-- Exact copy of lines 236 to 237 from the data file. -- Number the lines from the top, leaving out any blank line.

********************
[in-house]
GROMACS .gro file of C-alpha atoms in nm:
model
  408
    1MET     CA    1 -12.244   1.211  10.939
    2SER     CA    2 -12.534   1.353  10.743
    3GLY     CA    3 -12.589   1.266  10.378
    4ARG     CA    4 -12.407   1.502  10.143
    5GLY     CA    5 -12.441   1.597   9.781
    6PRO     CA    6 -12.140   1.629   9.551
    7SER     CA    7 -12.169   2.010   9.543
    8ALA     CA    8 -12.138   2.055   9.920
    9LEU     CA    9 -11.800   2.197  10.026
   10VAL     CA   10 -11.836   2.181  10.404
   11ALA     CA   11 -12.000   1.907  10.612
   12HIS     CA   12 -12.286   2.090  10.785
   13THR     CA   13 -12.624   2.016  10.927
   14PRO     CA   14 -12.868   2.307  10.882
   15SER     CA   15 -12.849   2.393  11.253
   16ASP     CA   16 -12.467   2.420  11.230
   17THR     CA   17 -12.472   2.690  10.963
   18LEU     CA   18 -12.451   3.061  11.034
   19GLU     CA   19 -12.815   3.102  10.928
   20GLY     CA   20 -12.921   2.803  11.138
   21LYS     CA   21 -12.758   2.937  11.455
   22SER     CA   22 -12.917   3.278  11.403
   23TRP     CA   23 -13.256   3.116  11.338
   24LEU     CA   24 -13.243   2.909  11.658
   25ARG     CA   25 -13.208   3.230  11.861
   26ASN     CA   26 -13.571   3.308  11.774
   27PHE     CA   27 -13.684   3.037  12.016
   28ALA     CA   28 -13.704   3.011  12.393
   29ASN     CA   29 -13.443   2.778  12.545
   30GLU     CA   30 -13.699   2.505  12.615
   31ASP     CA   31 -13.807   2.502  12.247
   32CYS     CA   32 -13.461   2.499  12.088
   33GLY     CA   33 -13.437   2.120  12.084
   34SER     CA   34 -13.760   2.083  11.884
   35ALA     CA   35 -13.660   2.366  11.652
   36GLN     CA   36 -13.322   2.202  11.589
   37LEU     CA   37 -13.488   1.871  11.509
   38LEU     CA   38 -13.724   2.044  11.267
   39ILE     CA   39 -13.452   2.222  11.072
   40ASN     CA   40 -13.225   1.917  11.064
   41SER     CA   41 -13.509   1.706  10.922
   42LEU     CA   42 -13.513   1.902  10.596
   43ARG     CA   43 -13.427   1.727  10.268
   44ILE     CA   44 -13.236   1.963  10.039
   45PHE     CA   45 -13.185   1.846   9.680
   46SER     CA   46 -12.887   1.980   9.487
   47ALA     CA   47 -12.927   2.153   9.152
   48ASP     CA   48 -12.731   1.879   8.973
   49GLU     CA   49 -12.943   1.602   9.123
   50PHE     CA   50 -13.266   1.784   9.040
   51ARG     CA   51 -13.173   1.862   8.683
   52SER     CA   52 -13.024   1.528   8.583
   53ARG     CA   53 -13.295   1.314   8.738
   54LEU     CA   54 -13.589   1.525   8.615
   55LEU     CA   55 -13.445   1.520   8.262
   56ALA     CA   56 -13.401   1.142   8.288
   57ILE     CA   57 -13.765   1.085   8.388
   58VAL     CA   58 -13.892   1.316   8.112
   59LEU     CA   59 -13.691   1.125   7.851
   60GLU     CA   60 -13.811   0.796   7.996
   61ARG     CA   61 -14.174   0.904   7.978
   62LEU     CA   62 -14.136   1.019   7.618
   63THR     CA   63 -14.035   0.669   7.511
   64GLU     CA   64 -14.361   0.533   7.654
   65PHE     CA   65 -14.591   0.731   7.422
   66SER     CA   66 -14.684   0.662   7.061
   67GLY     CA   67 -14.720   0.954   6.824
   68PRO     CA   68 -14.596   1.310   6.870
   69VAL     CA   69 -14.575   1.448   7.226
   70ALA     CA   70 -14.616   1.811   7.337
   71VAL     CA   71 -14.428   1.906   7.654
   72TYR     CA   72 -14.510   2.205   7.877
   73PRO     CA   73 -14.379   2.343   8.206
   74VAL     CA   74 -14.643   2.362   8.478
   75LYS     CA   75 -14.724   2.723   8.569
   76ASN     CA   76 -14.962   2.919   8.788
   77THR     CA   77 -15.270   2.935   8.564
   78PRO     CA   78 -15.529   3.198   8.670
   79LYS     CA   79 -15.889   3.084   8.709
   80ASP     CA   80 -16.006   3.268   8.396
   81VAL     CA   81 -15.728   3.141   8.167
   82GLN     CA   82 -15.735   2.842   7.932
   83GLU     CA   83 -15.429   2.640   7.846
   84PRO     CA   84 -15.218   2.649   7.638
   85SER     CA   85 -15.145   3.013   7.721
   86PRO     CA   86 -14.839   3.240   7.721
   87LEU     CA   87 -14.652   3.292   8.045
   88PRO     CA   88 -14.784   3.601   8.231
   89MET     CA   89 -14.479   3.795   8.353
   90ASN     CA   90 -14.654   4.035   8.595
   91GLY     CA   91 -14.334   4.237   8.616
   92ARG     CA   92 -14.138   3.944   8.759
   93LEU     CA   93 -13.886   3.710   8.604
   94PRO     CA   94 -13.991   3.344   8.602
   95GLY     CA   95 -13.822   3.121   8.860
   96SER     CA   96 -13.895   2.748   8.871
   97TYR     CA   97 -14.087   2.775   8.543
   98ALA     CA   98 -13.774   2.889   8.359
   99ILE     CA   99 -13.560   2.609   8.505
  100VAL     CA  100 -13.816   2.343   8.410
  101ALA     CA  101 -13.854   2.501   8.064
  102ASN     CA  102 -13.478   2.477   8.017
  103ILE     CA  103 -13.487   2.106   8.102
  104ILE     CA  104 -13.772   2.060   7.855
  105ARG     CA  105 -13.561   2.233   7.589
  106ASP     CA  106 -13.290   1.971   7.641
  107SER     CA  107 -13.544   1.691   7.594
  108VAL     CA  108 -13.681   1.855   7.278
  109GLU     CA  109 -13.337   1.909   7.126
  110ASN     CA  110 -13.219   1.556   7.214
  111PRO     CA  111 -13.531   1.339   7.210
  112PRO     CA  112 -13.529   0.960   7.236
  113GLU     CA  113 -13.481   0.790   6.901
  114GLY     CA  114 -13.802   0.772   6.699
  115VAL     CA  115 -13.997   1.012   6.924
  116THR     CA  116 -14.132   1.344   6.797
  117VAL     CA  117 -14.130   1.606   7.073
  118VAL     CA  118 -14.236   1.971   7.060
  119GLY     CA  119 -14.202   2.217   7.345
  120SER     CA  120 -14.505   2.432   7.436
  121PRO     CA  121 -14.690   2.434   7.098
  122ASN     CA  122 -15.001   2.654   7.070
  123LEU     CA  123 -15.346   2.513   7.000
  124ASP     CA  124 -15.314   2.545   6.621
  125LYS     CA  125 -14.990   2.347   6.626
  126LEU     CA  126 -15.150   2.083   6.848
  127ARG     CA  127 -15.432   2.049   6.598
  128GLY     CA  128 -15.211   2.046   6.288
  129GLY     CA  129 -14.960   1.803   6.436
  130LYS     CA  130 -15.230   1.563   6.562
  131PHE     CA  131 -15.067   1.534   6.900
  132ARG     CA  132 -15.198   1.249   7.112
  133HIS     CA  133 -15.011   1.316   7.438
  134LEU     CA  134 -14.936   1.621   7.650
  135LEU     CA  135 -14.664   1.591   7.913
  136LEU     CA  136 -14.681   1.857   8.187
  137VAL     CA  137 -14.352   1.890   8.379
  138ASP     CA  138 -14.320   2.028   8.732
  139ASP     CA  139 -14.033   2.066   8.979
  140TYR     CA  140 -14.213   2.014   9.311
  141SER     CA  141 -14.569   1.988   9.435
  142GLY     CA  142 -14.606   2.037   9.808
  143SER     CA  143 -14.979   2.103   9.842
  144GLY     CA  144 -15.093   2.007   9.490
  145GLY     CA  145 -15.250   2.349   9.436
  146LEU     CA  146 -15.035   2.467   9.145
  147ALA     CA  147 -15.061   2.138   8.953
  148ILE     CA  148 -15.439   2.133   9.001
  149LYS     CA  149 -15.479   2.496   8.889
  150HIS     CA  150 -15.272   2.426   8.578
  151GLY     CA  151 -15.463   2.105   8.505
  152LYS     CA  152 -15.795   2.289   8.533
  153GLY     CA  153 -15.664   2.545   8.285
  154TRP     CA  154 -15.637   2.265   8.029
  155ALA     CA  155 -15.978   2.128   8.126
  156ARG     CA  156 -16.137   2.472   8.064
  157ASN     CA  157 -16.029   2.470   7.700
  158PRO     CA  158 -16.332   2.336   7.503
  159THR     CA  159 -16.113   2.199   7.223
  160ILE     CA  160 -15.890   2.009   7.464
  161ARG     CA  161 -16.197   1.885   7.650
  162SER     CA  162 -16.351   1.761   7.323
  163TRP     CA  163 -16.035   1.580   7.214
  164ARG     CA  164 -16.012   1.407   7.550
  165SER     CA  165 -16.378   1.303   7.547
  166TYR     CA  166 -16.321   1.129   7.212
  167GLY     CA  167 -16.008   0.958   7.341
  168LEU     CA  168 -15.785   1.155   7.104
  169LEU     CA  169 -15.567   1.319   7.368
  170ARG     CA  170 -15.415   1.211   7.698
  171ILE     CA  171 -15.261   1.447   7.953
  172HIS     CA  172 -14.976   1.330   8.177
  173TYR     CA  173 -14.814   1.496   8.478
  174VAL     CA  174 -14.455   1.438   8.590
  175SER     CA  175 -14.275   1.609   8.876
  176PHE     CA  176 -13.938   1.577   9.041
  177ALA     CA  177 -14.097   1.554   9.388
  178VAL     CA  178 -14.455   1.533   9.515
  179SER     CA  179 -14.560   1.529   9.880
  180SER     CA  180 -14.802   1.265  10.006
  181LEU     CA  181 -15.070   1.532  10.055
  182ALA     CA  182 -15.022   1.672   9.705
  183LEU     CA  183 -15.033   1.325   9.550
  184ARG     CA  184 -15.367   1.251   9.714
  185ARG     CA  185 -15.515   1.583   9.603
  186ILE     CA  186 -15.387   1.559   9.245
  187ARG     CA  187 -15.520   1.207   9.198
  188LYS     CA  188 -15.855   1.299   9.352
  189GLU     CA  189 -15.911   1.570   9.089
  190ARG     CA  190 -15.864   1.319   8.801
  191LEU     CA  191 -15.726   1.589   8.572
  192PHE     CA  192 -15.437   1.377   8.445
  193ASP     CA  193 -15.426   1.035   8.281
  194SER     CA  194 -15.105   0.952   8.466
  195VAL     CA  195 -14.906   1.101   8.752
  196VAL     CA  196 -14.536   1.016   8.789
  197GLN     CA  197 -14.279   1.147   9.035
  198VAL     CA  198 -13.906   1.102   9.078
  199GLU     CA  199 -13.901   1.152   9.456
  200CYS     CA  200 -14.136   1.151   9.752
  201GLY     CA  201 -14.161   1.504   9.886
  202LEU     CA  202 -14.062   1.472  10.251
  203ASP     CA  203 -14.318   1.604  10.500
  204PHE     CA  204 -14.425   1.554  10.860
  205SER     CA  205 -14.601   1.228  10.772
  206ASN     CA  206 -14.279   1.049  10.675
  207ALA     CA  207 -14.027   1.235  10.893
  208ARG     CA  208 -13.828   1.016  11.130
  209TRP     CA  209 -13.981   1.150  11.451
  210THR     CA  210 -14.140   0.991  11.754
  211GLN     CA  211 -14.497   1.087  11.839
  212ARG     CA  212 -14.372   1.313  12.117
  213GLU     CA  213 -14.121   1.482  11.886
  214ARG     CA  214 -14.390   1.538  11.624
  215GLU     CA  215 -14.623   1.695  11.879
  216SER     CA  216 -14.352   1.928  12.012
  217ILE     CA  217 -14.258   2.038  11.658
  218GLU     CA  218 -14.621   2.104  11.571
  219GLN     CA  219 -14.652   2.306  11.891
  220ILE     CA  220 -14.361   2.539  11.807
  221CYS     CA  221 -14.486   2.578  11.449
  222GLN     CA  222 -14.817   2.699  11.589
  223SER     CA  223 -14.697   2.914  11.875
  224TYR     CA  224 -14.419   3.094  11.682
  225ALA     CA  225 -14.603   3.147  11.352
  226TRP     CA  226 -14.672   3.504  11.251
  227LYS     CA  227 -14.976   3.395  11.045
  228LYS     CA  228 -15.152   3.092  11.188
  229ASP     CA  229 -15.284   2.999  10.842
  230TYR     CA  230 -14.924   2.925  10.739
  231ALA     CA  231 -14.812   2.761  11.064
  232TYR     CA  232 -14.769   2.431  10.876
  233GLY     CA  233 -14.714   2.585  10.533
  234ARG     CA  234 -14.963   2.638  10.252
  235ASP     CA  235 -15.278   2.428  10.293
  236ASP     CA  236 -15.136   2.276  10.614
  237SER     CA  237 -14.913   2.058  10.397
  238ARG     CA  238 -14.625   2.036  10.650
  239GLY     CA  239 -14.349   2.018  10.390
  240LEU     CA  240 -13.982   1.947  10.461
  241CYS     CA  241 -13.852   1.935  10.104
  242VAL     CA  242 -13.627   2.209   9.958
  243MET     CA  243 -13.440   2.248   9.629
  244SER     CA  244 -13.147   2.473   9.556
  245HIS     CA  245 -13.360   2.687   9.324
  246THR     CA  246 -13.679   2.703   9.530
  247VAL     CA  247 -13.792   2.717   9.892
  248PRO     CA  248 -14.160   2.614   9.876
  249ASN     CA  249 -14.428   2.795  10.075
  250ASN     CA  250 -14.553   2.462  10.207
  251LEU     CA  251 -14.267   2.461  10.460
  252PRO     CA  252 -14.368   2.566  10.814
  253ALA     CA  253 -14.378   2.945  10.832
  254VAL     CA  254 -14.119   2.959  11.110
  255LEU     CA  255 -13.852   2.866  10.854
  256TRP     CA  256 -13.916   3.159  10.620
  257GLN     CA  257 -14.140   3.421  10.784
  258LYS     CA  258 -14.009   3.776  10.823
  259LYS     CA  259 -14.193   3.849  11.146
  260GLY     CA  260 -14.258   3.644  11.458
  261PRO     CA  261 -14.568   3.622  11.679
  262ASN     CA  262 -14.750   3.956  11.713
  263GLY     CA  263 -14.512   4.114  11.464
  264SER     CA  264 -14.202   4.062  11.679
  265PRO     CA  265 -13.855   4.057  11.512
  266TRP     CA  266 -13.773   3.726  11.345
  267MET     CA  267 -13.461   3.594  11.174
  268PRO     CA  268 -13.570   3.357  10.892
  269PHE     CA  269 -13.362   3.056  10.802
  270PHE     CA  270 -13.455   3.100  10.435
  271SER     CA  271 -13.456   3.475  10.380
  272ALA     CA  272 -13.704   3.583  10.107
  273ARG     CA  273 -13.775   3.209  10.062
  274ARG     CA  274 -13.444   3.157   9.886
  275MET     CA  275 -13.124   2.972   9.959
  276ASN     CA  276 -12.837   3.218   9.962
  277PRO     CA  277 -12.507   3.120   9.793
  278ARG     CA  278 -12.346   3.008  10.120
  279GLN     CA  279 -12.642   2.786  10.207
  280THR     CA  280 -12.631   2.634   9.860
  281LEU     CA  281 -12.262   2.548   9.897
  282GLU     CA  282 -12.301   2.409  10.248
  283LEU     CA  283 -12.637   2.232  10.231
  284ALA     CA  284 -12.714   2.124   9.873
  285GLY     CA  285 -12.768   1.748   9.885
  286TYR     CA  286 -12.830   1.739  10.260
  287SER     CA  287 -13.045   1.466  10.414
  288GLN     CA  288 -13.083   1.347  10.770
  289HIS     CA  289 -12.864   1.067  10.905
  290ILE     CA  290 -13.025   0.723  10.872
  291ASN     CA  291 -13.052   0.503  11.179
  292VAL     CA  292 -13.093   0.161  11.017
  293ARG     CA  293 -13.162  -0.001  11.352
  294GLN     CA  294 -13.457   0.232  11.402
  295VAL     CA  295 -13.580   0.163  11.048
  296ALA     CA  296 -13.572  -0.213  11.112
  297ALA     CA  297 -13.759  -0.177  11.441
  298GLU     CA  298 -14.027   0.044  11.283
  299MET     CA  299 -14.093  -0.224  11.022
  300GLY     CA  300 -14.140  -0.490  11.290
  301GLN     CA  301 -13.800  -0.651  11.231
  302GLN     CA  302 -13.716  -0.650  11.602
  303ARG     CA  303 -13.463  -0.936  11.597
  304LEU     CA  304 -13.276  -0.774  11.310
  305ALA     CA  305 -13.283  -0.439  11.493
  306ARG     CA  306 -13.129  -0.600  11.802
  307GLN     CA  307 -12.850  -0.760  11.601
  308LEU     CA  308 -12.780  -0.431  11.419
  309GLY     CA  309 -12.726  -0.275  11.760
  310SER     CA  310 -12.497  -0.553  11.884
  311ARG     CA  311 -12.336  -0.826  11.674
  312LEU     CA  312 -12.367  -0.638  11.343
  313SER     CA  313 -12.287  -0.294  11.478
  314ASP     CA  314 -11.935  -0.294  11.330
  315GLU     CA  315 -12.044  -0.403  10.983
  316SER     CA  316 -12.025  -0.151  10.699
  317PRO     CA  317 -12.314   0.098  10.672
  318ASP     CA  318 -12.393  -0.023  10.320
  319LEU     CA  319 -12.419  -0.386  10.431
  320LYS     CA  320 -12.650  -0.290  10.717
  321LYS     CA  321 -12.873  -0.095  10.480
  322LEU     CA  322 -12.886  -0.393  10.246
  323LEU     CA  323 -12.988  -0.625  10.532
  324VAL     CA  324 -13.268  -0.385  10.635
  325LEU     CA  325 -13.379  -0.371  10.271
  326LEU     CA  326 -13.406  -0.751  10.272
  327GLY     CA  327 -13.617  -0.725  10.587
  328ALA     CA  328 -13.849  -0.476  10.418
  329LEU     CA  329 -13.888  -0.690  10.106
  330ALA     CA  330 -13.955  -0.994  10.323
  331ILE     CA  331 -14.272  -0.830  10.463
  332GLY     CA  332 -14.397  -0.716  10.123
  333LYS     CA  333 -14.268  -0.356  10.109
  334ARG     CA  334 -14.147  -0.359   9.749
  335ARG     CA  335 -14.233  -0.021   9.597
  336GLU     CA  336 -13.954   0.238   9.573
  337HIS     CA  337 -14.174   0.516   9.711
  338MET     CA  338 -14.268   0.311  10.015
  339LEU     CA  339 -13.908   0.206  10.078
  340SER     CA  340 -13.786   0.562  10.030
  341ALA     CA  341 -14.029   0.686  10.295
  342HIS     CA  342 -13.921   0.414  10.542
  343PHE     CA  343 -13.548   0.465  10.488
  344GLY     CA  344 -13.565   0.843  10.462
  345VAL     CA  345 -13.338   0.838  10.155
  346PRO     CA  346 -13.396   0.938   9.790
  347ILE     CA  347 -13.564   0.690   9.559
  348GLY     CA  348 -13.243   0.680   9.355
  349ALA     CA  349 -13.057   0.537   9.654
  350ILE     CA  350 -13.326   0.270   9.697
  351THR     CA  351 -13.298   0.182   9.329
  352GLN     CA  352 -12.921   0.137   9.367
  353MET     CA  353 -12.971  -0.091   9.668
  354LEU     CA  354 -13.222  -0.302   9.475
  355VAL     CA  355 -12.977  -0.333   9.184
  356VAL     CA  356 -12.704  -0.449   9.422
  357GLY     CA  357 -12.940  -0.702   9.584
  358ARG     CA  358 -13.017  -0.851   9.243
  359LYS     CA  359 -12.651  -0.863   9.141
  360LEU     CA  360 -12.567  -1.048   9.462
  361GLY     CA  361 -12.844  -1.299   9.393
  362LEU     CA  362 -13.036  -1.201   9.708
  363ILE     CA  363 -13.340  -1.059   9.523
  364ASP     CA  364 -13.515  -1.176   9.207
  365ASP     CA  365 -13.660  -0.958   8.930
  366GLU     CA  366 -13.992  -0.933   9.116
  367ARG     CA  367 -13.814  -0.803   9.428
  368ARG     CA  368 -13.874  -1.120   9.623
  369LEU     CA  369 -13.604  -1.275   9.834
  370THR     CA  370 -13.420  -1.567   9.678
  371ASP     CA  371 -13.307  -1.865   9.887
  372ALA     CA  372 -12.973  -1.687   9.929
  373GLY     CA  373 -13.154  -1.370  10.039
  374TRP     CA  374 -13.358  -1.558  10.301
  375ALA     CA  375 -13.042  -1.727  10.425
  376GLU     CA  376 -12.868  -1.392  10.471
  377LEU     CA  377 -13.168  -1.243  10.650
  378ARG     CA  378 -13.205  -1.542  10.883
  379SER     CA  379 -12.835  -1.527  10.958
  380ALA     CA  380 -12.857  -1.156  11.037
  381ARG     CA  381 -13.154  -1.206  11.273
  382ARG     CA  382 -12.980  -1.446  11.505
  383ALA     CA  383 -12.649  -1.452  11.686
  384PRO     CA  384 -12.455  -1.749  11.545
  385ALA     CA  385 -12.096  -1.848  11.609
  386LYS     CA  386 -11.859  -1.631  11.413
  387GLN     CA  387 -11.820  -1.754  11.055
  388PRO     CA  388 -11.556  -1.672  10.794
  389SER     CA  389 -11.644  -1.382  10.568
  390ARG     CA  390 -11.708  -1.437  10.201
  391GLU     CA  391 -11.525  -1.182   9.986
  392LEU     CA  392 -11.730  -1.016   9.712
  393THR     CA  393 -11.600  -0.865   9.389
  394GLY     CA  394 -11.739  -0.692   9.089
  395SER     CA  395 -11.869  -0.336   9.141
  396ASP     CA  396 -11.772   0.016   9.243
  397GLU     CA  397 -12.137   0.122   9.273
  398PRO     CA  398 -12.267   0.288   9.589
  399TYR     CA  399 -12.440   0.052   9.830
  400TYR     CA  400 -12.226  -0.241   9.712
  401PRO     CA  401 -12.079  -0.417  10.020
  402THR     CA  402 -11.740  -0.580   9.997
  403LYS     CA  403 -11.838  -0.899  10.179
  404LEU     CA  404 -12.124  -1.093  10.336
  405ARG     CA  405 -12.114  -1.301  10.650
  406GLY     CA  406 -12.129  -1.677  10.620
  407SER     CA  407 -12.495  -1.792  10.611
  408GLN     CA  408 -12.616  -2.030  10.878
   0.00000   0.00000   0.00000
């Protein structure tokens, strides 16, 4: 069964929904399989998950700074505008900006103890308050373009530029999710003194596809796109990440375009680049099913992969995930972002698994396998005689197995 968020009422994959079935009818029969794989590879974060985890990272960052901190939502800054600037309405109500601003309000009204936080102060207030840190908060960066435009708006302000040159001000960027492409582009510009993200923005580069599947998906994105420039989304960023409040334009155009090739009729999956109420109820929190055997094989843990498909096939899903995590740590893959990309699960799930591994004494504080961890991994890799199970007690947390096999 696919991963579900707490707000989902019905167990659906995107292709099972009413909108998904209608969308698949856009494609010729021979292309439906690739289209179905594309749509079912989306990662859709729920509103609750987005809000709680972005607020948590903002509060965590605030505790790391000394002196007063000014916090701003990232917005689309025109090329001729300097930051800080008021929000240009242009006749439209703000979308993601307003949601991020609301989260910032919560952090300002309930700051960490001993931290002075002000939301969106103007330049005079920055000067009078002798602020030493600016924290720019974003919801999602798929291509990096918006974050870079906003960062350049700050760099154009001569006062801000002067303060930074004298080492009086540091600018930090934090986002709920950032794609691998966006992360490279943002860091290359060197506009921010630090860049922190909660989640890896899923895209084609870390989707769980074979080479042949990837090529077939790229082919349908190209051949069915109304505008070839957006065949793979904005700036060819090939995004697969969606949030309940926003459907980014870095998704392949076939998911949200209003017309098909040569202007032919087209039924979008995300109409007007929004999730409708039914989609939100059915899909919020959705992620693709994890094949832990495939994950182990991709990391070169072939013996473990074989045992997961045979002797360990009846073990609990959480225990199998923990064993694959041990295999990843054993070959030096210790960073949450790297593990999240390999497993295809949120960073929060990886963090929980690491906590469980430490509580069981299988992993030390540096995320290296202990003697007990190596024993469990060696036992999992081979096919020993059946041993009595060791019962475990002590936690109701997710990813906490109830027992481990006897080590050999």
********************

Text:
  232TYR     CA  232 -14.769   2.431  10.876
  233GLY     CA  233 -14.714   2.585  10.533